Again, I received an email that the Northern Lights tour was cancelled that night. We were back in our apartment at around 8pm.
Day 3 – Oct 21 2018 – Sunday – GOLDEN CIRCLE CLASSIC TOUR
Honestly I was getting frustrated because of the cancelled Northern Lights tour for 2 consecutive nights. We only had 3 nights there! But I couldn’t do anything about it anyway – I’ve always read that one doesn’t go to Iceland and expect the Lady Aurora to show itself every single night. So, even though I prayed really really hard.. I lowered my expectations and instead looked forward to our last tour. 830am the following day, we were again in Bus Stop 1 to wait for our ride. The driver was the same, but the tour guide has changed.
Second stop: Geysir Hot Springs, where the Strokkur geyser erupts every few minutes.
Third and last stop: the majestic Gullfoss waterfalls.
We started going back to Reykjavik while dropping off visitors along to their respective individual tours.
We were informed the Northern Lights tour would push through that night! So we had around 4 hours to spare before the 830pm pick-up time. After thanking Trusty and Siggy (driver and tour guide, respectively), Rean and I walked towards Hallgrimskirkja Church.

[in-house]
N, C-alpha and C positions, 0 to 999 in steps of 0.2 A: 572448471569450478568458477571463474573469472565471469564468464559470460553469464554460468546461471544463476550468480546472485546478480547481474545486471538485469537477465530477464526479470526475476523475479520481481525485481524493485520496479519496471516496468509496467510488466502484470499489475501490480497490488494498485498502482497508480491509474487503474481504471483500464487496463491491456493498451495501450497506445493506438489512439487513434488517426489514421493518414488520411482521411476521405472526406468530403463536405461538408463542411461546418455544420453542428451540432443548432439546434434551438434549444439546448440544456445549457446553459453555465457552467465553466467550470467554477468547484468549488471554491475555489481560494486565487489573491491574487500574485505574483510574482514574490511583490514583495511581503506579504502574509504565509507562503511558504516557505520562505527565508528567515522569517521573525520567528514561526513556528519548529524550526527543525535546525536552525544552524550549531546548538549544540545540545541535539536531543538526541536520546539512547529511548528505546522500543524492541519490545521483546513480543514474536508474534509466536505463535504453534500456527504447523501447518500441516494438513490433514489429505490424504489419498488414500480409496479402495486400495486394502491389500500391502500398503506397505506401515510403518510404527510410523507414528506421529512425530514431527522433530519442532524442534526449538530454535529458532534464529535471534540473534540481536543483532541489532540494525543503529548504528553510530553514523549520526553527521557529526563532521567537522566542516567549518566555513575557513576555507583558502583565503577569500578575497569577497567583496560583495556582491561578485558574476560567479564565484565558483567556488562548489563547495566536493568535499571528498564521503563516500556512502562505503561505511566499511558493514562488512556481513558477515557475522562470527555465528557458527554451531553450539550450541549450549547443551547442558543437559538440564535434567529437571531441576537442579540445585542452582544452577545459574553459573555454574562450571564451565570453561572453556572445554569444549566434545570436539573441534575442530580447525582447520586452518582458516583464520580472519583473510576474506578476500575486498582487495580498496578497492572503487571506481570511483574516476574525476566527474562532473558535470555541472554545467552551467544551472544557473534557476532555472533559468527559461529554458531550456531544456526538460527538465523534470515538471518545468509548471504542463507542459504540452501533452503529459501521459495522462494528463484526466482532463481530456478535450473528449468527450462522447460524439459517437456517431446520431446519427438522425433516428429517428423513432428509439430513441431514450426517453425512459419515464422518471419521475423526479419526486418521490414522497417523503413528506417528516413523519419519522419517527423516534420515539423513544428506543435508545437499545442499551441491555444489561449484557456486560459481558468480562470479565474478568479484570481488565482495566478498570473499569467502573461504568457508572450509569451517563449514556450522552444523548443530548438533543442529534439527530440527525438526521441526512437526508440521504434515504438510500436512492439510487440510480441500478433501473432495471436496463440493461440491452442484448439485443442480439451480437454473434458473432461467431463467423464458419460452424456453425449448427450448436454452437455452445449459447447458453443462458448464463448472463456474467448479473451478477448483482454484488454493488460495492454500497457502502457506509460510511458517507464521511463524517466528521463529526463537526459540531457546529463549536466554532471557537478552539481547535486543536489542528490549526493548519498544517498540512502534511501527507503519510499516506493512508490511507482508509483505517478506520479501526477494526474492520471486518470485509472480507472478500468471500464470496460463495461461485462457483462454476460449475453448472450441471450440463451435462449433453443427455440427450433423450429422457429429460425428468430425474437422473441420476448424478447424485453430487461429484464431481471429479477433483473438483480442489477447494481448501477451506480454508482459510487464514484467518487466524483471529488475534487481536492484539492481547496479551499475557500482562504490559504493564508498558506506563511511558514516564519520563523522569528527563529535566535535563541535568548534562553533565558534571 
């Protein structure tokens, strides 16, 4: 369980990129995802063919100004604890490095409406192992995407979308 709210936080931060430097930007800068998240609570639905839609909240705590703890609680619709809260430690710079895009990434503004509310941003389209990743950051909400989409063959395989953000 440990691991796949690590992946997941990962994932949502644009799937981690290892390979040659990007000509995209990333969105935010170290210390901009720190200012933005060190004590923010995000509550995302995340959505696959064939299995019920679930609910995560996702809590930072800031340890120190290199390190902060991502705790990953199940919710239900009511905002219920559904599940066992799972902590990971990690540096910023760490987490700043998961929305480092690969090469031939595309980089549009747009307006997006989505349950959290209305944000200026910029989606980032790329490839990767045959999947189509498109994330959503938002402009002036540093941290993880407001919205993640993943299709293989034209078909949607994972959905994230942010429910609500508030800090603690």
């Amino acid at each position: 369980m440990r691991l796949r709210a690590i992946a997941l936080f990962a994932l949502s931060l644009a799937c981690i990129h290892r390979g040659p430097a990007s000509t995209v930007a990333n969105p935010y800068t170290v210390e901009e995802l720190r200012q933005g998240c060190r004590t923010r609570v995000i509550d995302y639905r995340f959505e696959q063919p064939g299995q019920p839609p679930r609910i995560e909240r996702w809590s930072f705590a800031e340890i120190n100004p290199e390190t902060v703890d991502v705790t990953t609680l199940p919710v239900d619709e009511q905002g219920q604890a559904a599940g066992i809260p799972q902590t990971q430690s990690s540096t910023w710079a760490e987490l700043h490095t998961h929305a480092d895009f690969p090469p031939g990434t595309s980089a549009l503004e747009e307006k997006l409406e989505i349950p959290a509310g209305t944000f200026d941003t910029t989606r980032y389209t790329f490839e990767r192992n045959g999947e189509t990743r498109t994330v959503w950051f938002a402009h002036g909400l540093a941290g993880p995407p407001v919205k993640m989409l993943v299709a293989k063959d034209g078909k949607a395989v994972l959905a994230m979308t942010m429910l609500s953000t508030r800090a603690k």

And then we continued the walk towards the city center.
We went to Ramen Momo but it was still closed so we walked back to our apartment. Rean was dead tired so I volunteered to find take-away dinner for us. I just returned to Ramen Momo after a few minutes. LOL. The place is kinda popular it was packed when I got there.
At 820pm we walked to Bus Stop 1. There are a lot of people waiting, and the crowds thinned as minutes passed by. I kept on calling our tour operator but they said our bus was on its way. We waited for an hour outside, freezing. The bus finally arrived, and Elizabeth the tour guide apologized. Anyhow, I was so tired I was just asleep during the drive. Around 10:30pm we got to the pitch-dark field in the middle of nowhere, where we would wait for the northern lights to appear. The night was actually clear, but the moon was so bright and the aurora forecast was poor, so we were informed that there was slim chance to see it. We stayed there for more than an hour to no avail, occasionally going out to stare in the sky and going back inside because it was freezing; until Elizabeth excitedly shouted for everyone to come out.
I saw a glimpse of it, and then it was gone. It was nowhere near greenish 😀 So we called it a night and went back to Reykjavik. Maybe next time!
Our airport pickup was scheduled at 330am so we had only a few hours of sleep the following day. At 630am we flew back to Stockholm. We didn’t see the northern lights, but we had a great time in Iceland. The trip is definitely unforgettable and one for the books. I hope we could visit again ❤